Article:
Postpartum Mental Health

Having a baby can trigger a wide range of emotions. You may feel joyful one moment then anxious the next. This is usually normal; however, some experience long-lasting, severe symptoms. Nobody is at fault for any of it, but it is important to recognize the signs and get help. 

Explore this page to learn more about postpartum mental wellness and how to recognize red flags.

The "Baby Blues"


You may have complicated feelings about being a new parent. You may feel deep love for your baby, yet underslept and emotional. That does not make you a bad parent, it makes you human. 

After giving birth, many people experience a bout of sadness. This is sometimes called the baby, or postpartum, blues. This may look different in different people, but you may:

  • Cry a lot 

  • Feel cranky or moody

  • Have a hard time concentrating or making decisions

  • Feel overwhelmed

  • Have difficulty sleeping, despite being exhausted

The baby blues are temporary, so practice kindness and patience toward yourself as you adjust to a major life change and the dramatic changes in hormones that come with giving birth. Finding time to practice self-care is also an important way to help ease the symptoms.

The Baby Blues can last up to two weeks and is usually not a cause for concern. If your symptoms last longer than that, or they become more severe, it is time to call your doctor. 


Postpartum Depression and Warning Signs

For a small portion of the population, having a baby may bring something unexpected: depression. Always remember that anything you are feeling is not your fault, but it is important to get help in order to make sure that yourself, your baby, and all those around you are safe and healthy. 

To learn more about postpartum depression, and how it is screened, explore the section below. 

If you ever have thoughts of harming yourself or anyone else, call the Here2Help Crisis Line (410-433-5175) right away.

What is postpartum depression?

Postpartum depression is a kind of depression that some people get within a year after giving birth. Postpartum depression usually occurs right after giving birth. This can be intense feelings of sadness, worry, or fatigue. About 15% of people who give birth experience postpartum depression.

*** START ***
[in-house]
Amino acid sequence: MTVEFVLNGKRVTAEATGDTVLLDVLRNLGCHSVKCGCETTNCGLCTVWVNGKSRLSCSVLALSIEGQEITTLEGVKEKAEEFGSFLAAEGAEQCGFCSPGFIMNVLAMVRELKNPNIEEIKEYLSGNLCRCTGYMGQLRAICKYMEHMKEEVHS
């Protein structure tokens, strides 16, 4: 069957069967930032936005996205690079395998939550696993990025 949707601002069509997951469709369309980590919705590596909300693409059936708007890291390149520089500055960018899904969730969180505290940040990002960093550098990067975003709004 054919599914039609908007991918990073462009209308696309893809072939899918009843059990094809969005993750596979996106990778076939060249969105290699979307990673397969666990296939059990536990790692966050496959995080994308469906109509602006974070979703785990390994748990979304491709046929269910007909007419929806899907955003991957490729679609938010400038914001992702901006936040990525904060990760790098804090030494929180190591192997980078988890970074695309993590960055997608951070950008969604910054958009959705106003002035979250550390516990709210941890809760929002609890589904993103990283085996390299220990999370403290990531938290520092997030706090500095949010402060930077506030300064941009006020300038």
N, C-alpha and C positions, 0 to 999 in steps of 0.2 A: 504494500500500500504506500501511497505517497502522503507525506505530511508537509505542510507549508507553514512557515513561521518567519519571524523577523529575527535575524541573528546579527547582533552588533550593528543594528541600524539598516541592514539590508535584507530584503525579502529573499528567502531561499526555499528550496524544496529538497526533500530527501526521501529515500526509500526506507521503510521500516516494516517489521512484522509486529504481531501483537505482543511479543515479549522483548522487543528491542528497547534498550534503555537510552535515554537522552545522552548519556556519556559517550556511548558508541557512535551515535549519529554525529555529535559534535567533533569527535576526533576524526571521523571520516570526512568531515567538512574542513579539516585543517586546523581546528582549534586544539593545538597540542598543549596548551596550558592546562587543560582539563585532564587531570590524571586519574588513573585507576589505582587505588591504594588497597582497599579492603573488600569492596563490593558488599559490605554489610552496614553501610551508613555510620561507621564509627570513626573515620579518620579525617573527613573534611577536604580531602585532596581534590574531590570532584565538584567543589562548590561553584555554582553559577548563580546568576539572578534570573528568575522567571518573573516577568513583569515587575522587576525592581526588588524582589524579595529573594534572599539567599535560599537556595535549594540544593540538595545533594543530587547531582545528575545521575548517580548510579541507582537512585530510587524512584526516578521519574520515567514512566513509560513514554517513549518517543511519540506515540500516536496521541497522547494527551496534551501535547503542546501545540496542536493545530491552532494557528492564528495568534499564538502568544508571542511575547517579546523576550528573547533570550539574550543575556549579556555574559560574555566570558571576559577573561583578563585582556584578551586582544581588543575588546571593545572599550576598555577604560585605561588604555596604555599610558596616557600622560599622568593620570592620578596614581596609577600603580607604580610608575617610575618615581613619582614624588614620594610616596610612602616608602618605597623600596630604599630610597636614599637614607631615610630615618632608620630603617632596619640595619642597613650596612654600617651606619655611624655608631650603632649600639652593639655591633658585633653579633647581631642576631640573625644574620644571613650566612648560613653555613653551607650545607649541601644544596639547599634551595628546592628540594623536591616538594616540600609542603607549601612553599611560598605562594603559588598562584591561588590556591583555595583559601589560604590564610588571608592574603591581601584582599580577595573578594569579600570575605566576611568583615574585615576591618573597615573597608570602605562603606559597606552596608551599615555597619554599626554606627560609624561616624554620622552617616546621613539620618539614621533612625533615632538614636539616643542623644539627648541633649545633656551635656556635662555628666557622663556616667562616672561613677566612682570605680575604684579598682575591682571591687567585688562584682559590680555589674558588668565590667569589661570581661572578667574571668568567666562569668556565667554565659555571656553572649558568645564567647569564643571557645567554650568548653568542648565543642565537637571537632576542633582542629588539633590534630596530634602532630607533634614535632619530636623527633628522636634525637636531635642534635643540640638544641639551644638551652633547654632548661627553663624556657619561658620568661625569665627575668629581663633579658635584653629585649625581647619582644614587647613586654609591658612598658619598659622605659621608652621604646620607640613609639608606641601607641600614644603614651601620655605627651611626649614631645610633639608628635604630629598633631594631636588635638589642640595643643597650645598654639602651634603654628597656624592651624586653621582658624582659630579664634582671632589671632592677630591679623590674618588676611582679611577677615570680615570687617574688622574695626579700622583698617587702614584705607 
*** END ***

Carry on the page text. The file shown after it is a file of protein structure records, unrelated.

How do I know if I have postpartum depression?

Your doctor will screen you at your 6 week check up. They may ask you to complete a questionnaire like the Edinburgh Postnatal Depression Scale. Because it can impact how you are bonding with your baby, your baby's pediatrician may also ask you some questions to make sure you are able to enjoy parenting. It is important to be as honest as possible in answering these questions--there is absolutely no shame in getting help and it is vital that you do so if you need it. If you think you may have postpartum depression, you do not have to wait to be screened--you can call your doctor and make an appointment right way.

What is the difference between postpartum depression and the baby blues?

While many of the symptoms of the baby blues may sound like postpartum depression, there are some key differences. The first is that the symptoms of postpartum depression last longer. The baby blues may show up a couple of days after birth and usually go away within a week. Postpartum depression begins within a week of giving birth as well, but can last up to a year after starting. The second key difference is that the symptoms of postpartum depression are more severe. The baby blues may be disruptive, but typically do not impact your ability to parent or bond with your baby. Postpartum depression is not a regular part of becoming a new parent, so the more severe symptoms can impact how you care for yourself or your baby and impact bonding. The final key difference is the way that both are treated. While the baby blues will go away on their own, postpartum depression must be treated by a health professional. The most important similarity between the baby blues and postpartum depression is that neither are your fault, so be gentle with yourself.